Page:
Reel Estate

High Maintenance is proof that weed delivery is the perfect business for apartment voyeurs

By Virginia K. Smith | September 22, 2016 - 2:59PM 

In its first incarnation as a scrappy Brooklyn-based web series, High Maintenance had already become a cult favorite for New York viewers, in part due to its unusually realistic depiction of city apartments. And if the first episode of its new, longer-form HBO series is any indication, moving to a high-paying network doesn't mean it lost its touch. (For the uninitiated, the show follows an unnamed NYC pot dealer simply referred to as "The Guy," as he bikes around the city visiting different customers—and providing a prime opportunity to get a glimpse into a variety of apartments.)

The first 30-minute episode takes us through four different NYC living situations—with varying degrees of realism. The first stop is at the apartment of a new client, who, after some histrionics, turns out to be an actor working on a character with his coach, at the expense of his dealer. His apartment looks to be a duplex with outdoor space (and plenty of room for workout gear), which, combined with the $200 he spends on pot over the course of his "practice" session, left us with some follow-up questions about how a struggling actor could actually afford all of this:

The next apartment—which belongs to toxic best friends Max and Lainey—is more realistic, and looks like a somewhat standard two-bedroom, most likely in Williamsburg or Greenpoint, judging from the exterior:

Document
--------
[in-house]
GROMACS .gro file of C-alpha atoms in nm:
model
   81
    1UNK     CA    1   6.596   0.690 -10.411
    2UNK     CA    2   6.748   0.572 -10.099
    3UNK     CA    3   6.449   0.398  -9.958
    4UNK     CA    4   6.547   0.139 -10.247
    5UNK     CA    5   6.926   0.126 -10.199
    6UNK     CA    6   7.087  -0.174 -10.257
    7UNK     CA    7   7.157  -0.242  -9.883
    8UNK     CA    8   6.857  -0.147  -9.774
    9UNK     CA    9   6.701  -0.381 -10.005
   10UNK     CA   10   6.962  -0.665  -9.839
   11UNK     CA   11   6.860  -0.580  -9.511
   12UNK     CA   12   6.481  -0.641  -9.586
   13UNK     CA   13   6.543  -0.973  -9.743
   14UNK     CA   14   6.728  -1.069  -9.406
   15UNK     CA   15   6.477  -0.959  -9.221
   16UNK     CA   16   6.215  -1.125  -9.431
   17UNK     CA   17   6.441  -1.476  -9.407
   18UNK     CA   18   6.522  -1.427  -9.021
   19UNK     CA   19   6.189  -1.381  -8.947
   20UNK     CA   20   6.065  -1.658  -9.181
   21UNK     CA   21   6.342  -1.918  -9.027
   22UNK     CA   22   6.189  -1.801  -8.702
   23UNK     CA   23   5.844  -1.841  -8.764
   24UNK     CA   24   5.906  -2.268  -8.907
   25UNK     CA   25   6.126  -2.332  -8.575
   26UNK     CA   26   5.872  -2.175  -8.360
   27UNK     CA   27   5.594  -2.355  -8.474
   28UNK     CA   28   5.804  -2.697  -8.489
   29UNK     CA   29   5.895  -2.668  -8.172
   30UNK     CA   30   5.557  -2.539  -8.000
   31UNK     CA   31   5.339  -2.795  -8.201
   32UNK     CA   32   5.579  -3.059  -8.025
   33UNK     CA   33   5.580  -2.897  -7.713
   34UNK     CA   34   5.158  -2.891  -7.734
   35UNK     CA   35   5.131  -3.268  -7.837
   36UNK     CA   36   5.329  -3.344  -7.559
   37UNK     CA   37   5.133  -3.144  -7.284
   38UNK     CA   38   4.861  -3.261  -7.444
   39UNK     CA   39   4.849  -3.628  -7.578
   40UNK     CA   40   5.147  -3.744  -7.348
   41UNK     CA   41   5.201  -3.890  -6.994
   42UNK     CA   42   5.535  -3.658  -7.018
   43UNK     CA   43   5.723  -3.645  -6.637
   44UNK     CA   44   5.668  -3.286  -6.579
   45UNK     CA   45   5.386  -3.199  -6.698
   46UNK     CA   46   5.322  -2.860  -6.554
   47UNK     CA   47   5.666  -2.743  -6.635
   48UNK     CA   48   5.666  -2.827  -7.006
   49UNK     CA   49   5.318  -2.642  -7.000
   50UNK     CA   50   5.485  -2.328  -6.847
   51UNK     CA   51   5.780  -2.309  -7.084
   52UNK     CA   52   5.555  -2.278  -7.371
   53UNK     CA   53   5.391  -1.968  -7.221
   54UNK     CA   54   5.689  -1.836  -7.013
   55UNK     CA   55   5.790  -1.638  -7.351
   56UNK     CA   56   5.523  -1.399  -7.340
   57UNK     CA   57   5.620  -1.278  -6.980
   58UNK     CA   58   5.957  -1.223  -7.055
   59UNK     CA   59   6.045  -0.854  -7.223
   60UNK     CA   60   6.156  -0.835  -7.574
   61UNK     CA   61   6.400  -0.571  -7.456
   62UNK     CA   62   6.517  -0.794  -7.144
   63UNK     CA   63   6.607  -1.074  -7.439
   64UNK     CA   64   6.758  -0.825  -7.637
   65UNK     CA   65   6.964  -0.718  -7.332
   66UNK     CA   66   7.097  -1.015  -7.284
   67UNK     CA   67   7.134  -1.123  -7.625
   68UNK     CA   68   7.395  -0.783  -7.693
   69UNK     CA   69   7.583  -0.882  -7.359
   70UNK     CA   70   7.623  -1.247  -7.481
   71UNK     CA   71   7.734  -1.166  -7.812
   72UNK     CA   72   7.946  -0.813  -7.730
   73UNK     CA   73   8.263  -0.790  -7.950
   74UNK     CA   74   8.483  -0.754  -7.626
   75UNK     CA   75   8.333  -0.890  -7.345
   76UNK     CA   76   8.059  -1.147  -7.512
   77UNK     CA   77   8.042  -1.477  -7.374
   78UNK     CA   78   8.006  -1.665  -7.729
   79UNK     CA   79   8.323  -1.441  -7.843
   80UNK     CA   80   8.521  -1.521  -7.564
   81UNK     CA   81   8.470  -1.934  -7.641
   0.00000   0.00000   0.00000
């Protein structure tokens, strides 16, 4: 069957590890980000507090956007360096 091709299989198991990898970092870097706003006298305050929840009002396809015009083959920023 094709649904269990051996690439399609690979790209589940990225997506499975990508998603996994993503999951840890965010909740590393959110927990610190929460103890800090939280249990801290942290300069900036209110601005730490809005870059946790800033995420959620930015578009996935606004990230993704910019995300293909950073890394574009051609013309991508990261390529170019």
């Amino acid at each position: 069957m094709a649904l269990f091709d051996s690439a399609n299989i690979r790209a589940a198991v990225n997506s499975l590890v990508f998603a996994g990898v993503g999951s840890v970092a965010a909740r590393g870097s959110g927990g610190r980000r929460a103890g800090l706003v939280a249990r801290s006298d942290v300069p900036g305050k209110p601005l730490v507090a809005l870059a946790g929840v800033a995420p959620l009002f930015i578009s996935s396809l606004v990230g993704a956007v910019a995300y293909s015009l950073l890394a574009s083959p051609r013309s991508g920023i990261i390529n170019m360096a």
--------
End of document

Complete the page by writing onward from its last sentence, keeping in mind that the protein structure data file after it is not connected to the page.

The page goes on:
At one point, to escape a bachelorette party during which a guest pukes on their couch, Max flees the apartment for a Grindr hookup and ends up in a breathakingly nice apartment, full of what looks like custom woodwork, as well as a hammock (!), balcony, and an enviably huge kitchen. (He actually asks, "What do you pay in rent?" mid-hook-up, and who can really blame him. That's a true New Yorker!)

But maybe the most timely apartment in the mix belongs to The Guy's friend Chad, who's taken up residence in a Brooklyn theater, where he sleeps on a futon in the dressing room—the setup sounds eerily similar to the story last week about a guy in Williamsburg who pays $450/month to live in a venue's crawl space.

Chad invites The Guy to come by and visit any time ("Door's open, except twice on Saturdays and every night at 7"), but then leaves to shower at The Guy's apartment, since the theater doesn't have one, and he's been bathing at the "cheap gym around the corner." Granted, most of our apartment stiuations aren't quite that dire, but then, what are friends for if not to borrow their bathrooms when things in our apartments go awry?


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